Ten percent of cancer patients failed to fill their initial prescriptions for oral anti-cancer drugs, according to a new study published jointly today in the Journal of Oncology Practice (JOP) and American Journal of Managed Care (AJMC)[, based on data] . . . from 2007 to 2009. . . .
The study, 'Patient and Plan Characteristics Affecting Abandonment of Oral Oncolytic Prescriptions,' finds that patients were primarily abandoning their anti-cancer drugs due to two key factors: high cost-sharing and higher prescription activity. For example, claims with cost-sharing over $500 were four times more likely to be abandoned than claims with cost-sharing of $100 or less. Across the sample of prescription claims studied, Medicare coverage and lower income were also related to higher rates of abandonment when each were compared individually.
The study shows that while anti-cancer medicines offer benefits to patients, access to them is difficult due to high rates of cost-sharing. While 73 percent of newly initiated oncolytic patients had a cost-sharing amount of $100 of less, 16 percent required an out-of-pocket cost of greater than $500. The study found that the abandonment rate increased with cost-sharing amounts. Claims with cost-sharing above $500 had the highest abandonment rate ' 25 percent ' as compared with an abandonment rate of six percent for claims with cost-sharing of $100 or less.
(Source: presser from Avalere Health, which conducted the study.)
In the bad old days, most cancer meds were delivered through infusion therapy (chemotherapy), but a sizable chunk of those now in use, and likely more of those that are in the pipeline (25-35%) are oral meds.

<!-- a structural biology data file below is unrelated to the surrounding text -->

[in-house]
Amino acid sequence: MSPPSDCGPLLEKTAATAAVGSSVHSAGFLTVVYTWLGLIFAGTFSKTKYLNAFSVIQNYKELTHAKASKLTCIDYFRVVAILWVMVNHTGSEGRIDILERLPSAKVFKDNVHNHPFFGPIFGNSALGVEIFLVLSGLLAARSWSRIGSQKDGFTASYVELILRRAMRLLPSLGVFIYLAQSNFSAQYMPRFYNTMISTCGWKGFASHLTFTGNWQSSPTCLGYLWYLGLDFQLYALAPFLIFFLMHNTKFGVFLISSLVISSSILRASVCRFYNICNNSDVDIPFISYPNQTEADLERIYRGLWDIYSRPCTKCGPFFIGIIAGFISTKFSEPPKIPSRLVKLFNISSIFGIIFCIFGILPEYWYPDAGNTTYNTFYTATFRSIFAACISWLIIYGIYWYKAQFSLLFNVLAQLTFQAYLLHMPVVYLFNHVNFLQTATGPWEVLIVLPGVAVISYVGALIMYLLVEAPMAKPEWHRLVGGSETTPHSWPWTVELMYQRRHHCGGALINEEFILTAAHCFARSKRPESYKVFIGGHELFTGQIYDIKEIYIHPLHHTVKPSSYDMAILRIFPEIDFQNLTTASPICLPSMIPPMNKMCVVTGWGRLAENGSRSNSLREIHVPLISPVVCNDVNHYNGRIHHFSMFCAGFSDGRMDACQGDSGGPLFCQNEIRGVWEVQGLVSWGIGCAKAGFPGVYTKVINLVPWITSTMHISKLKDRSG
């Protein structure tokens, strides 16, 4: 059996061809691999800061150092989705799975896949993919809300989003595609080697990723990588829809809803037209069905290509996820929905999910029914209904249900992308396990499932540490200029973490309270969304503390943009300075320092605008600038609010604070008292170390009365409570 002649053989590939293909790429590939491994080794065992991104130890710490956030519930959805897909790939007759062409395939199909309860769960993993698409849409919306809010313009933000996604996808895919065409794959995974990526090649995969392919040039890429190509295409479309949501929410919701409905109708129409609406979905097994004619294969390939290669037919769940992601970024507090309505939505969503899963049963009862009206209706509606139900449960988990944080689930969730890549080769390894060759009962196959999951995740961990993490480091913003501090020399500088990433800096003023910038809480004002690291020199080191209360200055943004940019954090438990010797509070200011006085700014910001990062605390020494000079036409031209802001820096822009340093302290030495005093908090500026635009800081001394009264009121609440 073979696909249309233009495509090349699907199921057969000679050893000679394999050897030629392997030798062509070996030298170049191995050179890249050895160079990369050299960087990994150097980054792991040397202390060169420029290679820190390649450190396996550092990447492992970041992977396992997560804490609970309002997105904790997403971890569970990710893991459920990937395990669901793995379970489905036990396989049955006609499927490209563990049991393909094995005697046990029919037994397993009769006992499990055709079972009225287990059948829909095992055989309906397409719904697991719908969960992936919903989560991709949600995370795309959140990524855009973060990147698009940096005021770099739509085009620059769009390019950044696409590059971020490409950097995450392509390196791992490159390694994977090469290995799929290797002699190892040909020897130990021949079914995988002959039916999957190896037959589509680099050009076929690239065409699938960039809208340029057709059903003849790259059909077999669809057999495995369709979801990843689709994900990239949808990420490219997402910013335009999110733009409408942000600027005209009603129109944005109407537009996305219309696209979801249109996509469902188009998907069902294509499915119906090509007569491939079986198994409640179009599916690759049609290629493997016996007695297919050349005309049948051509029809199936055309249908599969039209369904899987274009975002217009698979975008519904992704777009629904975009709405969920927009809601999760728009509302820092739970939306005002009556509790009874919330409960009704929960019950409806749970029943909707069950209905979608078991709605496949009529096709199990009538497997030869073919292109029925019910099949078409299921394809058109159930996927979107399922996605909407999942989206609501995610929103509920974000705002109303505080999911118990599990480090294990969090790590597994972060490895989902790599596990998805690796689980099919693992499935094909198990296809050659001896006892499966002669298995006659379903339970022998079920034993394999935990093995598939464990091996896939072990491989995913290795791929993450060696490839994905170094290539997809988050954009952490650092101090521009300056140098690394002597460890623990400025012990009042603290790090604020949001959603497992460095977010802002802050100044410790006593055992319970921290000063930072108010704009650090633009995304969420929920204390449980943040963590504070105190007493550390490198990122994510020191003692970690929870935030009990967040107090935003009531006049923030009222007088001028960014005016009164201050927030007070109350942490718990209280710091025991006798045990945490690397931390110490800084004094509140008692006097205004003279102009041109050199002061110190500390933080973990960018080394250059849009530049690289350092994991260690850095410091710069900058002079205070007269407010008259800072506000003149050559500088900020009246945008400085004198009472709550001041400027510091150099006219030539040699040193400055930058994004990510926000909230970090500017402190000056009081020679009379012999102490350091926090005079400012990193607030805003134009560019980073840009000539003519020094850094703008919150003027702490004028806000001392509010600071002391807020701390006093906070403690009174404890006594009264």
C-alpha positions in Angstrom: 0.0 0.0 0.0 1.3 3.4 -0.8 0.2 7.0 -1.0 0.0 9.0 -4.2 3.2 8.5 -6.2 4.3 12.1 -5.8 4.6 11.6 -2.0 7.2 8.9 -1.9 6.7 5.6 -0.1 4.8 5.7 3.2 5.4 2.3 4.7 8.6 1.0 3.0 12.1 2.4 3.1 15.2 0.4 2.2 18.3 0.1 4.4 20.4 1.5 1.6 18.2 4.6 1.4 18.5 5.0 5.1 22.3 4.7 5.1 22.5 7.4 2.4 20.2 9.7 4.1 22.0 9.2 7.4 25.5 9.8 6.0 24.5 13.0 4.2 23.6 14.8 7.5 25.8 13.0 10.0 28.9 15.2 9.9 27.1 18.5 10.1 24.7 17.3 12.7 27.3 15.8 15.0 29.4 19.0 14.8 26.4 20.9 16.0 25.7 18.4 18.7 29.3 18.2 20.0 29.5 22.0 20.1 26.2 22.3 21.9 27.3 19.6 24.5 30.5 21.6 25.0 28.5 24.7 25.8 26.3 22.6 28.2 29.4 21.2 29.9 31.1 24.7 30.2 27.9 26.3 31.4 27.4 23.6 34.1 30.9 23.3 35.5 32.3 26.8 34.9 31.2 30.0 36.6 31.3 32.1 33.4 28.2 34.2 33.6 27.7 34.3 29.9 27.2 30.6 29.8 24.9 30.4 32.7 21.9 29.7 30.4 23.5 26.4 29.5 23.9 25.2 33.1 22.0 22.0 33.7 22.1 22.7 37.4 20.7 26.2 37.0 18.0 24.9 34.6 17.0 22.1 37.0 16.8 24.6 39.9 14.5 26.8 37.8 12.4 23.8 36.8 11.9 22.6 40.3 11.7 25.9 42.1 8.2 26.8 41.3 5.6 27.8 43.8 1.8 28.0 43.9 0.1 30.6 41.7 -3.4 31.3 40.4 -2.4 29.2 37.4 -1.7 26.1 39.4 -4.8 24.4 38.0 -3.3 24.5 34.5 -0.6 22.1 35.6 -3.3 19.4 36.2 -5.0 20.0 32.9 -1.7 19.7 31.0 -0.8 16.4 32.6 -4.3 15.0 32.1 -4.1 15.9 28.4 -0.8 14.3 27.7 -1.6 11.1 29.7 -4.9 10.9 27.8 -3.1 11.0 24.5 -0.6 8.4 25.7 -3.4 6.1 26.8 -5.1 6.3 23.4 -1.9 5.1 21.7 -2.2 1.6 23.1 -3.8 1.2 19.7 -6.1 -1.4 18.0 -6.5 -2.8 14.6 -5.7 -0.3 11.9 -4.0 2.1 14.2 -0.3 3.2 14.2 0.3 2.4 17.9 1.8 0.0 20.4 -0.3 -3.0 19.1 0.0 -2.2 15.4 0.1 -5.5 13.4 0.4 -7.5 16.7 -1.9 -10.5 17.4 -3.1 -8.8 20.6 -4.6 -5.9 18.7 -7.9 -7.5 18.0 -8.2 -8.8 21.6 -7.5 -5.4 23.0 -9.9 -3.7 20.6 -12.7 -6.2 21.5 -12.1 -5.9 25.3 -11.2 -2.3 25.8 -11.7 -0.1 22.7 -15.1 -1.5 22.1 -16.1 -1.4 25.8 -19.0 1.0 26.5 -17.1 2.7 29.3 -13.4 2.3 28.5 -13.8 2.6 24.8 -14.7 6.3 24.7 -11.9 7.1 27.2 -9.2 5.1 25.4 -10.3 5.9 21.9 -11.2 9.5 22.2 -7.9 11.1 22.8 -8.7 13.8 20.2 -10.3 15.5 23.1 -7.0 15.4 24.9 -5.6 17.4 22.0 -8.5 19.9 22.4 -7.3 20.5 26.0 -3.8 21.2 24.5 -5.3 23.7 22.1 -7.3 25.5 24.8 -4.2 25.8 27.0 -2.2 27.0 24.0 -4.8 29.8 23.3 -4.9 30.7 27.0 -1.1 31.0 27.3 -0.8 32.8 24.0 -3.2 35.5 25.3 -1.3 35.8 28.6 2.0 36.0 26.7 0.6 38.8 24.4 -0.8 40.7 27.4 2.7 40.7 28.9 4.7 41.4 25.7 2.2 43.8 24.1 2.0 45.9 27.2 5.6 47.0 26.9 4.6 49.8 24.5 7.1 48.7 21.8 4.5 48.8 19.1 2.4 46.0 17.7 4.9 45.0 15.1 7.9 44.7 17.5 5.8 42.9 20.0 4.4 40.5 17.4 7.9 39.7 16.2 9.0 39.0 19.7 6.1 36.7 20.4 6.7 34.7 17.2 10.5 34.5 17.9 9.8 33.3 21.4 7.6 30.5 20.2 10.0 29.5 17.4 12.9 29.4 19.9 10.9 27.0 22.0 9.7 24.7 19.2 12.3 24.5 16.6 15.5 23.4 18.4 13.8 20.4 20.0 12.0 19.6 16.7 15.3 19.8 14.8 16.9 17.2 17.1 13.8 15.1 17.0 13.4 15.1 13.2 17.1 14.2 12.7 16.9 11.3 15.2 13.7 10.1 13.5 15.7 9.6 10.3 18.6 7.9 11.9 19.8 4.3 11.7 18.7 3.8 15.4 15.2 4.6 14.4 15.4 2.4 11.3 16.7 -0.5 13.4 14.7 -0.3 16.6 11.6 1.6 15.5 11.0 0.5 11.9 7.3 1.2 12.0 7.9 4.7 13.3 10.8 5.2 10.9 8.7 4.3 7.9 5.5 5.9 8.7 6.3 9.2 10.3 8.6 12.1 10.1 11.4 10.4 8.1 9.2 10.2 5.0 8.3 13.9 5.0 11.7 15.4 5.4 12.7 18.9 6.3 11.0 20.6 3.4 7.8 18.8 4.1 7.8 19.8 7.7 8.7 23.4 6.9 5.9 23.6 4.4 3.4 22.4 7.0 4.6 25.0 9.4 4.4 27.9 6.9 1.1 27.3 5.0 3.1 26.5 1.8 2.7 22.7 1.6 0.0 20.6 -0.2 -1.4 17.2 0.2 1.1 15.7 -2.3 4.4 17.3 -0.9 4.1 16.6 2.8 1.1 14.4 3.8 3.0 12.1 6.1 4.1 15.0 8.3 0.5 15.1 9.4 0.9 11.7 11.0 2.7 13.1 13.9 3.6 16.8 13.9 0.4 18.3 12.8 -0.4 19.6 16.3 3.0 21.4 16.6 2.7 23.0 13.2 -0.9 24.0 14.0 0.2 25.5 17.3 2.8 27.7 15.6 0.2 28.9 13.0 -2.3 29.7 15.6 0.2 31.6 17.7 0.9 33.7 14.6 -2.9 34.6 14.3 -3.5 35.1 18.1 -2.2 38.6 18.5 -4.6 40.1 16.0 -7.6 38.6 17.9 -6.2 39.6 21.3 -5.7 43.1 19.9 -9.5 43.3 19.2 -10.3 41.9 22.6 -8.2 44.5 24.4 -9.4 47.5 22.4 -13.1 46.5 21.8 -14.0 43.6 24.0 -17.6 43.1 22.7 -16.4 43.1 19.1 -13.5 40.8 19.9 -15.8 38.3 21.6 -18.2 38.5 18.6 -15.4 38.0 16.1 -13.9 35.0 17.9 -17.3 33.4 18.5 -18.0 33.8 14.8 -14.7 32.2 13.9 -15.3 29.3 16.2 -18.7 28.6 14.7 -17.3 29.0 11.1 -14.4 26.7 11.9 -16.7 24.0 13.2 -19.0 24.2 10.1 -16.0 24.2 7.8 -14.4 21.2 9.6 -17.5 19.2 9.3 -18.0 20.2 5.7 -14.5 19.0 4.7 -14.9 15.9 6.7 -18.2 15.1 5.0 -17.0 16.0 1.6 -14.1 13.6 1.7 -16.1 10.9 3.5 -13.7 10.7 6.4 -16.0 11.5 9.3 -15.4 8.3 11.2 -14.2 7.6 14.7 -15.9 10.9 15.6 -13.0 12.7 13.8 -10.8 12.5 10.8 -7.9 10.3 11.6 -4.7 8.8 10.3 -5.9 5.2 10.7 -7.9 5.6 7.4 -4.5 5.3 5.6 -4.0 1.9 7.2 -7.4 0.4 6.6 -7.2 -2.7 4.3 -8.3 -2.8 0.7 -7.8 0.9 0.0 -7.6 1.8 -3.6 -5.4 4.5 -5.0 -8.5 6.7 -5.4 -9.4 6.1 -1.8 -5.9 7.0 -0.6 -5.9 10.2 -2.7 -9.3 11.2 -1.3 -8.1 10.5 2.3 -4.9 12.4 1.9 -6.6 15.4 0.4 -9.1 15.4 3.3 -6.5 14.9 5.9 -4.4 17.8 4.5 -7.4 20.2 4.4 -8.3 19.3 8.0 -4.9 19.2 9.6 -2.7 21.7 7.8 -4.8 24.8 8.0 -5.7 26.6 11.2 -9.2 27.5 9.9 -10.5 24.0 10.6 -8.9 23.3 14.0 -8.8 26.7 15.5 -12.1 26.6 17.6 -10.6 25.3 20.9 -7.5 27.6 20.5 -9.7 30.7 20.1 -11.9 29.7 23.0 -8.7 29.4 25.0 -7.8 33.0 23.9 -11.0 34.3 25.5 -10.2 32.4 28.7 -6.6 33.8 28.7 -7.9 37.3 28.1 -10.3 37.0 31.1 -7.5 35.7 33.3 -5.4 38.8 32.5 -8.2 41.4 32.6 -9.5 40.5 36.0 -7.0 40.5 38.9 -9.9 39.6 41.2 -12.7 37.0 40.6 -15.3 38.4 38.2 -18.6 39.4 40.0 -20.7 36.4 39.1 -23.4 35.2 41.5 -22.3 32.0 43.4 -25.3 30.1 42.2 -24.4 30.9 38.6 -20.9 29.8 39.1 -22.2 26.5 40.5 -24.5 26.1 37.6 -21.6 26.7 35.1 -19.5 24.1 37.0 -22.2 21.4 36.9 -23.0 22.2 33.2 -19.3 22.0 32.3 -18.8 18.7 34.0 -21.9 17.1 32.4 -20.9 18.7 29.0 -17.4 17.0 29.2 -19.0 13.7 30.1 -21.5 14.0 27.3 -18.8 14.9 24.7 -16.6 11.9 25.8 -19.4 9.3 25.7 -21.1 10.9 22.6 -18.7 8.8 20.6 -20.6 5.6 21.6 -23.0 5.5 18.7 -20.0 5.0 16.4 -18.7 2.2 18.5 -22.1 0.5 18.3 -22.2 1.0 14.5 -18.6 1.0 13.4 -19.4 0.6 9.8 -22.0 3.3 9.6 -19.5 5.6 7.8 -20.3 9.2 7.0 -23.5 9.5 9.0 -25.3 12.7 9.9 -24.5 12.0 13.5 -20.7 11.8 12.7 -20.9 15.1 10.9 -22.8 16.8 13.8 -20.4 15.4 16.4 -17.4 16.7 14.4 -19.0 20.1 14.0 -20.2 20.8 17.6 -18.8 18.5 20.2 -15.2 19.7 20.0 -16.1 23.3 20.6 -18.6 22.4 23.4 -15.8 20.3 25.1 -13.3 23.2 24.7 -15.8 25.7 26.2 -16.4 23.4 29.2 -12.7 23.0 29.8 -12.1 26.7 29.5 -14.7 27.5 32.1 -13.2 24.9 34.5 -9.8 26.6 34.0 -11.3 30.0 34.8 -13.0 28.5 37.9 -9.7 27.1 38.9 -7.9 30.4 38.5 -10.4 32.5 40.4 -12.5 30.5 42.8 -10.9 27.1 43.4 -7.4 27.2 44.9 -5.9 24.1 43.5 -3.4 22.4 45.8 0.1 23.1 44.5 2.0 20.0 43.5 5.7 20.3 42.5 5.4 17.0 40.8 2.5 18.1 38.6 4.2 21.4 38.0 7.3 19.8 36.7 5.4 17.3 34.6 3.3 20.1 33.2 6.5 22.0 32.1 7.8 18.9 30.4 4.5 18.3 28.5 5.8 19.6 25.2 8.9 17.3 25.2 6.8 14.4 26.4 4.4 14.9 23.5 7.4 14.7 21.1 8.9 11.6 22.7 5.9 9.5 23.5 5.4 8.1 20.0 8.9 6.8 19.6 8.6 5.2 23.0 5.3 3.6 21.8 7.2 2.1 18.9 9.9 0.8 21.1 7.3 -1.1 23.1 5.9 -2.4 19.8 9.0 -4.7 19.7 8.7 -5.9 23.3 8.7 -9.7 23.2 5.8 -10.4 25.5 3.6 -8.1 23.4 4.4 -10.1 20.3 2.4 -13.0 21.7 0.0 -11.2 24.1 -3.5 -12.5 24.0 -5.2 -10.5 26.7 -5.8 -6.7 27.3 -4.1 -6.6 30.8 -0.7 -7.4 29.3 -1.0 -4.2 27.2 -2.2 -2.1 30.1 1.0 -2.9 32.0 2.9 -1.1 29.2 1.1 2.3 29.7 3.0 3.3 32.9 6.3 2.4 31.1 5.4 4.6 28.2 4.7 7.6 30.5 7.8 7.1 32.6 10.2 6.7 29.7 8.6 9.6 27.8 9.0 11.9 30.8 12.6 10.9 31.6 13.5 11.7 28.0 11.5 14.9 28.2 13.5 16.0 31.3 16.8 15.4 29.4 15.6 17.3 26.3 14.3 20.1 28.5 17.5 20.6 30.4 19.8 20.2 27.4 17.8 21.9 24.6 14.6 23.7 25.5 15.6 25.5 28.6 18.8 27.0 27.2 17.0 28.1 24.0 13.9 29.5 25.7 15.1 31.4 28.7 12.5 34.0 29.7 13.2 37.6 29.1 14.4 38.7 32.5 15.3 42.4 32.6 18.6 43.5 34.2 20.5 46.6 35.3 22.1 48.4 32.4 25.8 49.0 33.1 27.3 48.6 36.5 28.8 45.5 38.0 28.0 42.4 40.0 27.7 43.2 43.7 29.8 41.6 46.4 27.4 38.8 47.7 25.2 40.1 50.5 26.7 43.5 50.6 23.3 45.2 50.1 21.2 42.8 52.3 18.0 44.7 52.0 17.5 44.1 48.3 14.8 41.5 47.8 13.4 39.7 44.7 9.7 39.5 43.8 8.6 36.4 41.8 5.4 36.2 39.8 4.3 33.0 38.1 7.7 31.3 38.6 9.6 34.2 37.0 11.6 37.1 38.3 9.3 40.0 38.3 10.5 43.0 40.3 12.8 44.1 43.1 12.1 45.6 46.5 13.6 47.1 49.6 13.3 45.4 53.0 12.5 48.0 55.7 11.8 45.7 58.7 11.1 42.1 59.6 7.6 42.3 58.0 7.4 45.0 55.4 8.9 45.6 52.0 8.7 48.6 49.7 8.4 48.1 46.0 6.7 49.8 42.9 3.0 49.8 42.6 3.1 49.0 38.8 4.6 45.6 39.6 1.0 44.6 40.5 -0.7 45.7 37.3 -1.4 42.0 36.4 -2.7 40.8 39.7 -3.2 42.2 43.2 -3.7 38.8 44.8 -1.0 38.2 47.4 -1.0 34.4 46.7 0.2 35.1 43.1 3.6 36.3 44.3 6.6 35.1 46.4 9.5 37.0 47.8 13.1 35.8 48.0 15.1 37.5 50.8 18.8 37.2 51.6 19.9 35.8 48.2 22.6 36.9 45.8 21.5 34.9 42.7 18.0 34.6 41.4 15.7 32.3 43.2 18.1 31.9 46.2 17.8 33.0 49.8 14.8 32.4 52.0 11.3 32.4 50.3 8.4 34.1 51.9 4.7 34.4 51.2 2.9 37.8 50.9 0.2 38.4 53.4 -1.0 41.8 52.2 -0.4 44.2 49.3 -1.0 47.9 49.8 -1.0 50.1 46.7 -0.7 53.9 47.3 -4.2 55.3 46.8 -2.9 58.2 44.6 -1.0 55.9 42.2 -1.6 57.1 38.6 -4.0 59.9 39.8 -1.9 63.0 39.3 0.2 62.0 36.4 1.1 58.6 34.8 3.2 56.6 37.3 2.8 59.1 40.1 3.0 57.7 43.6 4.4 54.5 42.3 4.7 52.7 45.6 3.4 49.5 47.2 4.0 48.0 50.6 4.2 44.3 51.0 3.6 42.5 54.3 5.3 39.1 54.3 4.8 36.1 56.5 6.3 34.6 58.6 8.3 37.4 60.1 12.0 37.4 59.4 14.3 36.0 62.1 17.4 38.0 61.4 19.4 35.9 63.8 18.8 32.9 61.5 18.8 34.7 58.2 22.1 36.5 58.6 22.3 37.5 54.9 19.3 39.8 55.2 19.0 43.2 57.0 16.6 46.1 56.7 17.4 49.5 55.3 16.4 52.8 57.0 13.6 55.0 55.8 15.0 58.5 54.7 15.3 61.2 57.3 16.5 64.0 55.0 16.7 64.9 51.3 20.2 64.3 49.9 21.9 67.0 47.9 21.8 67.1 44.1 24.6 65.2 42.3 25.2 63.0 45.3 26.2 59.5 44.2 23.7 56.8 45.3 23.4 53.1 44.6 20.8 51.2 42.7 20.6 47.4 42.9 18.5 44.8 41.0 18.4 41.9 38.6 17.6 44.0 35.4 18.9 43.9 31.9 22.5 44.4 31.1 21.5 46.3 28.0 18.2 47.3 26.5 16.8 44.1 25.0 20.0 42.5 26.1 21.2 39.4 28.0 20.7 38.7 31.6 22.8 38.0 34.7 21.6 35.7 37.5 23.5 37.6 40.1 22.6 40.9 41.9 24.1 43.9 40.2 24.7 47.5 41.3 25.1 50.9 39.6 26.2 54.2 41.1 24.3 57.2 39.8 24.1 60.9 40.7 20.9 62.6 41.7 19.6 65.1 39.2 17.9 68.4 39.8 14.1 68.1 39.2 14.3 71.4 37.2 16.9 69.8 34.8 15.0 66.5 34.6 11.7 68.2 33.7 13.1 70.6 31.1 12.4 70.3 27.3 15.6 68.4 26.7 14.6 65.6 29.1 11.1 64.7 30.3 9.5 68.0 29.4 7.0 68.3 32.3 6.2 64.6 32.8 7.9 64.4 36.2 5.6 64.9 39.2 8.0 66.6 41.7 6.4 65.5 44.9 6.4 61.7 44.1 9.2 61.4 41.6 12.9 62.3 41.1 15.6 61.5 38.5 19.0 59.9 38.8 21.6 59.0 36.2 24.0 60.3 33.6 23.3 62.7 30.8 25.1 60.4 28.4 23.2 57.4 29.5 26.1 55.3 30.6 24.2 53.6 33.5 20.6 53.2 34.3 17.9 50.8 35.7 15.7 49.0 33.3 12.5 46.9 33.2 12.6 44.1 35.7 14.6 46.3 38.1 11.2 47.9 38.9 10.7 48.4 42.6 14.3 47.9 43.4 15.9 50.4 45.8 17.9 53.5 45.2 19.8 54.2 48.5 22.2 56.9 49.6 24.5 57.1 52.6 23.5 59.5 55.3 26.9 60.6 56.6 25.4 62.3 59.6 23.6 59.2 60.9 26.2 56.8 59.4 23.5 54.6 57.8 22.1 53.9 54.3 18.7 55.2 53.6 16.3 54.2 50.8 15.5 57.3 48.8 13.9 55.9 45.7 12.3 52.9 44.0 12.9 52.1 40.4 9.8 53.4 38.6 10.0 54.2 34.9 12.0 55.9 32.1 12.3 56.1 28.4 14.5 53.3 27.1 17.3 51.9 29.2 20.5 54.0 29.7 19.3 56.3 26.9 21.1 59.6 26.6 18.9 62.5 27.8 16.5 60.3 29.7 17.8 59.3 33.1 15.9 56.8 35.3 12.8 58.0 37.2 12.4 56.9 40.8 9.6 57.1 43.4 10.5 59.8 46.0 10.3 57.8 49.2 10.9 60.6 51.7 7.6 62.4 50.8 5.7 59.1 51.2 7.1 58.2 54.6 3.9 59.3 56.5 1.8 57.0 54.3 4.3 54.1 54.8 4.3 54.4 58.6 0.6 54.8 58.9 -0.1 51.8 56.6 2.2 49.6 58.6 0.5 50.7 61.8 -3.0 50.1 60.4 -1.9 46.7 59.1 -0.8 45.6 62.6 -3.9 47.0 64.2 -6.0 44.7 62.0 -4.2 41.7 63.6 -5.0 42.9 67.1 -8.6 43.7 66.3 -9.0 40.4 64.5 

IV meds administered in a health care facility are, generally speaking, not subject to the same level of cost sharing by patients now common for prescription medications.' Thus, the confluence of changes in drug therapy and changes in insurance coverage has led to a dangerous drop in medication adherence for cancer patients, due to higher out-of-pocket costs, even if the total cost of a given course of treatment is lower than the cost of a comparable course of IV chemo.
This should be understood intuitively, but apparently it is not.' A couple months ago, we were treated to another study showing that as high deductible health plans become more prevalent, use of preventive services declines.
The solution being adopted to deal with this latter problem, across many commercial plans as well as Medicare, is the elimination of copays for certain primary and preventive care services.' This makes economic sense to payors, even as it makes eminent sense for individuals as well.' For short money up front, expensive care down the road may well be avoided.
While we need not return to the bad old days of infusion therapy only for cancer meds, payors should examine the results of this study carefully and reconsider coverage rules.' Reducing out-of-pocket costs for these meds will increase adherence, and would likely reduce the incidence of complications and relapses requiring more expensive care . . . good for everyone.